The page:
As soon as the chopper touched down, Crane was out, sliding down the slope towards the small shack, with others close behind him. They should have the element of surprise on their side, although the odds were even between them. As he moved closer, Lee slowed, taking more care now. Glancing around, he located Nelson on his right. They moved forward together, using the trees as cover. Getting closer, Lee could see the glow of light from a window. Nodding to Nelson, Lee crept forward. They were approaching the tree line and would have to cross the open ground between here and the shack. Lee paused to signal to the others. The two detectives were waiting for them by the truck, having followed their quarry by car as far as they could.
Silently, they closed in on the shack, Crane and Nelson on one side, the two detectives on the other. Lee dropped to his knees below the window and cautiously looked in. He couldn’t see the whole interior, but it appeared to be a one room shack.
“See anything?” Nelson whispered as he crept up beside Lee.
“Not much,” Lee shook his head.
They both waited, watching as Jordan and Wheeler took up position on either side of the door, their guns drawn ready. Jordan kicked in the door. “Police, nobody move,” he yelled. Dropping to the ground as a hail of bullets responded to his yell. Jordan fired a couple of shots into the interior, with Wheeler covering him. At the same time, Lee smashed the window and threw a smoke grenade. As the grenade erupted, they stormed the shack, Jordan and Wheeler going in first. Inside the shack all hell broke loose. Vinetti’s two heavies were near the fire, Jennings was behind an upturned table, a rifle aimed at the door. From that distance he couldn’t miss. Jordan moved right, while Wheeler went left. Lee drove towards Jennings under his line of fire, and landed up against the table. The impact with the table knocked Jennings off balance, and he toppled backwards. The rifle fired as Jennings tightened on the trigger. Lee pushed up onto his knees, still focused on Jennings. Shoving the table aside, he came face to face with the barrel of the rifle.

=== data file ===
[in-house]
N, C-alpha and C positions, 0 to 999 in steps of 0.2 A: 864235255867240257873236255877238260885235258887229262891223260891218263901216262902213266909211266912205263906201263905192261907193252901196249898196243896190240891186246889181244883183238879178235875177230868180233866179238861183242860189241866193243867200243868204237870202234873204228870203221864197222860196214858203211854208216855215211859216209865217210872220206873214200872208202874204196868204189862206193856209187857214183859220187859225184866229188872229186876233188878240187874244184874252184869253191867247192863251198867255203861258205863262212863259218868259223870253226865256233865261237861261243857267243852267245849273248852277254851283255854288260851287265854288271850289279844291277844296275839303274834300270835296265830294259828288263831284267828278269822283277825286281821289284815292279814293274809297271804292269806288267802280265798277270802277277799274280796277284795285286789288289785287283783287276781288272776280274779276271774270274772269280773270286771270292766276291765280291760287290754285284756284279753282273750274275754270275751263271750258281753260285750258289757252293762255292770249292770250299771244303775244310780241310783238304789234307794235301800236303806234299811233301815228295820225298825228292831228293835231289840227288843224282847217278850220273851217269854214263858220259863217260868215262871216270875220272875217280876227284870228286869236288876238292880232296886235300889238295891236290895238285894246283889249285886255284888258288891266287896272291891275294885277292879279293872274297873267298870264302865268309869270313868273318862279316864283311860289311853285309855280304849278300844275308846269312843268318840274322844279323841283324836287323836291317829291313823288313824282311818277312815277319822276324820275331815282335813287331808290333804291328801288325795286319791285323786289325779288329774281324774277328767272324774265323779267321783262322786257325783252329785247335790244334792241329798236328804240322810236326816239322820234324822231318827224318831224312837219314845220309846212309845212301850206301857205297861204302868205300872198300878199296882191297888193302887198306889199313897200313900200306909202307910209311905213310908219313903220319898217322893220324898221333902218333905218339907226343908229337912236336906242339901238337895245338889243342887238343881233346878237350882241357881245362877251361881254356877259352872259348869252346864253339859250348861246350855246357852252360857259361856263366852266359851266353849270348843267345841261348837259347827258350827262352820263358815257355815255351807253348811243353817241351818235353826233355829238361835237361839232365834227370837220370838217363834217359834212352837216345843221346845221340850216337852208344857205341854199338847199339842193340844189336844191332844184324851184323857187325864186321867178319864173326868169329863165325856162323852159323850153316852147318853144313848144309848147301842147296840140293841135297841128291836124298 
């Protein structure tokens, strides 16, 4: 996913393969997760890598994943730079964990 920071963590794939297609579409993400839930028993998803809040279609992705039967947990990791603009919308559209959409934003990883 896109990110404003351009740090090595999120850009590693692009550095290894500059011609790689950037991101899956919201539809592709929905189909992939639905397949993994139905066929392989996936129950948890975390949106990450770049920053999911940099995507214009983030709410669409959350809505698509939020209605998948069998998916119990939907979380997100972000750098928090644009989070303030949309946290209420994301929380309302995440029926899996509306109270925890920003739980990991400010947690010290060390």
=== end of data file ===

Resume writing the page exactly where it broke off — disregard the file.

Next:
“Back off, or I’ll shoot,” Jennings warned, his eyes full of menace.
Lee froze, glancing around for anything he could use as a weapon. He damn well wasn’t going to let Jennings get away this time.
Jennings was getting to his feet. “Over there,” He ordered, pointing towards where Simon was handcuffed to the cot.
Crane backed up slowly, calculating if he could grab the rifle before Jennings could fire, but before he had a chance to act, Wheeler came up behind Jennings and raised his gun to hit him on the back of the head.
Lee saw Jennings grip tighten, and realising the danger too late. As Lee tensed, someone pushed him out of the line of fire. The rifle spat, then fell to the floor as Jennings fell from the blow to his head.
“Are you okay?” Wheeler asked, offering Lee a hand up from where he had ended up against the wall.
“Yeah, fine thanks,” Lee looked around for whoever pushed him out of the way.
McNeil was sprawled on the cot; the rifle blast had hit him in the chest, leaving a bloody mess. Blood spattered the bedclothes and walls. “Simon!” Lee exclaimed in horror. He reached him as Jamieson arrived on the scene. “Doc?” Lee asked.
The doctor shook his head. “I’m sorry, there’s nothing I can do.”
Anger flared inside of Crane; turning to the detective beside him he grabbed his gun and turned it on Jennings.
“Lee, don’t!” Nelson ordered sharply.
For a moment Lee stood over Jennings. The man did not deserve to live, but if he took the law into his own hands that would make him the same as Jennings. Letting his anger drain away, he handed the gun back to Wheeler.
The institute was embellished with festive decorations, and a large Christmas tree dominated the lobby. But Lindsey was not feeling at all in the Christmas spirit. She had nothing to celebrate. Although the tears had stopped, the empty ache remained. With Christmas just weeks away, she was not looking forward to the staff Christmas party, knowing that the one person she really wanted to share the holidays with would not be there.
As she stepped out of the elevator, Blue Christmas was playing, almost taking her to the brink of tears again. In her hand, she held Simon’s medical file, taking it to Nelson’s secretary. Composing herself, ready to face Angie, Lindsey hoped that Angie would not want to chat. Even as she walked down the corridor she was not sure that she could go through with this. The worst part was facing people, trying to pretend that everything was normal. Reaching the door of Angie’s office, she paused outside; closing her eyes she hugged the file to her chest. Her composure was slipping and she knew that there was no way she could go through that door. But it was too late, the door opened and she found herself face to face with Chip Morton.
“Hi, Lindsey,” he greeted cheerfully.